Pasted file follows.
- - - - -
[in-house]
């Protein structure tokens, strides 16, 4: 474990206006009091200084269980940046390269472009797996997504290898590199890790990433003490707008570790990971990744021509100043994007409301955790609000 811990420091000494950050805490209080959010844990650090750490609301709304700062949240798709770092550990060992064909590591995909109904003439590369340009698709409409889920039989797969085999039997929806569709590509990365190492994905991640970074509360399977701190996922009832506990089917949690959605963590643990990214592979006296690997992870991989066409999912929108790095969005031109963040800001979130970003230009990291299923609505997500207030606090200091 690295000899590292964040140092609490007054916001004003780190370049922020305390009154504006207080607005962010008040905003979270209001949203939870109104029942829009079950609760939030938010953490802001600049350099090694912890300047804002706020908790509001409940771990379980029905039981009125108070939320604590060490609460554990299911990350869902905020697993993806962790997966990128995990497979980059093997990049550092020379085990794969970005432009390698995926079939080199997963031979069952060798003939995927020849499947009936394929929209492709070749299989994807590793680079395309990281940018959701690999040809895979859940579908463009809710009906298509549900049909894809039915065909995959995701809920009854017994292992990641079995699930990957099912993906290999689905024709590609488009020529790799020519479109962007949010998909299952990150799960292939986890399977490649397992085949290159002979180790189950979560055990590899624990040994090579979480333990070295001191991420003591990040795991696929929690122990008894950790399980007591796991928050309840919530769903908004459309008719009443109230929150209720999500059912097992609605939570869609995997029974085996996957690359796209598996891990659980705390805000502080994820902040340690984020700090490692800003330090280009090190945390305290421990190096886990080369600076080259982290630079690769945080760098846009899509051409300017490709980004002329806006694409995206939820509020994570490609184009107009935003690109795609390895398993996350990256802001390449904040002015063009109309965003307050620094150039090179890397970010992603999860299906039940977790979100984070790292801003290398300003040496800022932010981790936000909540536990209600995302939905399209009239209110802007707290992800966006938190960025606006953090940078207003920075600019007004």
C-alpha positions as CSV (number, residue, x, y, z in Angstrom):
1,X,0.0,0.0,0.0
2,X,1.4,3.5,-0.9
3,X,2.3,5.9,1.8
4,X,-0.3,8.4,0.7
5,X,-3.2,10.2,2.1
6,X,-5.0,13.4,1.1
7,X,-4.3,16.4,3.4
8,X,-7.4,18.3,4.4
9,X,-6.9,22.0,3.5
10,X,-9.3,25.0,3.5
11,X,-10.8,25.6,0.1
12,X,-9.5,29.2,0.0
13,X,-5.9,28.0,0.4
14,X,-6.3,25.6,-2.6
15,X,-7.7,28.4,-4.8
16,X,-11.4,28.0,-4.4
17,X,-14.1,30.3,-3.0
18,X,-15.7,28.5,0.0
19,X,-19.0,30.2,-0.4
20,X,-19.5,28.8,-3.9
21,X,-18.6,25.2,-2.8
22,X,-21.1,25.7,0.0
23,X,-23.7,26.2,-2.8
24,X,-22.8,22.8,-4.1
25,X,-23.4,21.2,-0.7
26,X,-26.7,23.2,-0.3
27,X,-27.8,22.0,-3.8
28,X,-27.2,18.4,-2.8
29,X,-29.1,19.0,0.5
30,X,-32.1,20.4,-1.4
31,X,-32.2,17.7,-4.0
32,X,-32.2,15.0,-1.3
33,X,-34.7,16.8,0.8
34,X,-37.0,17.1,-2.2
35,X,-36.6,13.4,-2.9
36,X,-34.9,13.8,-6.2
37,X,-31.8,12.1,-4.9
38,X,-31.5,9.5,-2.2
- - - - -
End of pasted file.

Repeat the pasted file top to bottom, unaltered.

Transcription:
[in-house]
């Protein structure tokens, strides 16, 4: 474990206006009091200084269980940046390269472009797996997504290898590199890790990433003490707008570790990971990744021509100043994007409301955790609000 811990420091000494950050805490209080959010844990650090750490609301709304700062949240798709770092550990060992064909590591995909109904003439590369340009698709409409889920039989797969085999039997929806569709590509990365190492994905991640970074509360399977701190996922009832506990089917949690959605963590643990990214592979006296690997992870991989066409999912929108790095969005031109963040800001979130970003230009990291299923609505997500207030606090200091 690295000899590292964040140092609490007054916001004003780190370049922020305390009154504006207080607005962010008040905003979270209001949203939870109104029942829009079950609760939030938010953490802001600049350099090694912890300047804002706020908790509001409940771990379980029905039981009125108070939320604590060490609460554990299911990350869902905020697993993806962790997966990128995990497979980059093997990049550092020379085990794969970005432009390698995926079939080199997963031979069952060798003939995927020849499947009936394929929209492709070749299989994807590793680079395309990281940018959701690999040809895979859940579908463009809710009906298509549900049909894809039915065909995959995701809920009854017994292992990641079995699930990957099912993906290999689905024709590609488009020529790799020519479109962007949010998909299952990150799960292939986890399977490649397992085949290159002979180790189950979560055990590899624990040994090579979480333990070295001191991420003591990040795991696929929690122990008894950790399980007591796991928050309840919530769903908004459309008719009443109230929150209720999500059912097992609605939570869609995997029974085996996957690359796209598996891990659980705390805000502080994820902040340690984020700090490692800003330090280009090190945390305290421990190096886990080369600076080259982290630079690769945080760098846009899509051409300017490709980004002329806006694409995206939820509020994570490609184009107009935003690109795609390895398993996350990256802001390449904040002015063009109309965003307050620094150039090179890397970010992603999860299906039940977790979100984070790292801003290398300003040496800022932010981790936000909540536990209600995302939905399209009239209110802007707290992800966006938190960025606006953090940078207003920075600019007004």
C-alpha positions as CSV (number, residue, x, y, z in Angstrom):
1,X,0.0,0.0,0.0
2,X,1.4,3.5,-0.9
3,X,2.3,5.9,1.8
4,X,-0.3,8.4,0.7
5,X,-3.2,10.2,2.1
6,X,-5.0,13.4,1.1
7,X,-4.3,16.4,3.4
8,X,-7.4,18.3,4.4
9,X,-6.9,22.0,3.5
10,X,-9.3,25.0,3.5
11,X,-10.8,25.6,0.1
12,X,-9.5,29.2,0.0
13,X,-5.9,28.0,0.4
14,X,-6.3,25.6,-2.6
15,X,-7.7,28.4,-4.8
16,X,-11.4,28.0,-4.4
17,X,-14.1,30.3,-3.0
18,X,-15.7,28.5,0.0
19,X,-19.0,30.2,-0.4
20,X,-19.5,28.8,-3.9
21,X,-18.6,25.2,-2.8
22,X,-21.1,25.7,0.0
23,X,-23.7,26.2,-2.8
24,X,-22.8,22.8,-4.1
25,X,-23.4,21.2,-0.7
26,X,-26.7,23.2,-0.3
27,X,-27.8,22.0,-3.8
28,X,-27.2,18.4,-2.8
29,X,-29.1,19.0,0.5
30,X,-32.1,20.4,-1.4
31,X,-32.2,17.7,-4.0
32,X,-32.2,15.0,-1.3
33,X,-34.7,16.8,0.8
34,X,-37.0,17.1,-2.2
35,X,-36.6,13.4,-2.9
36,X,-34.9,13.8,-6.2
37,X,-31.8,12.1,-4.9
38,X,-31.5,9.5,-2.2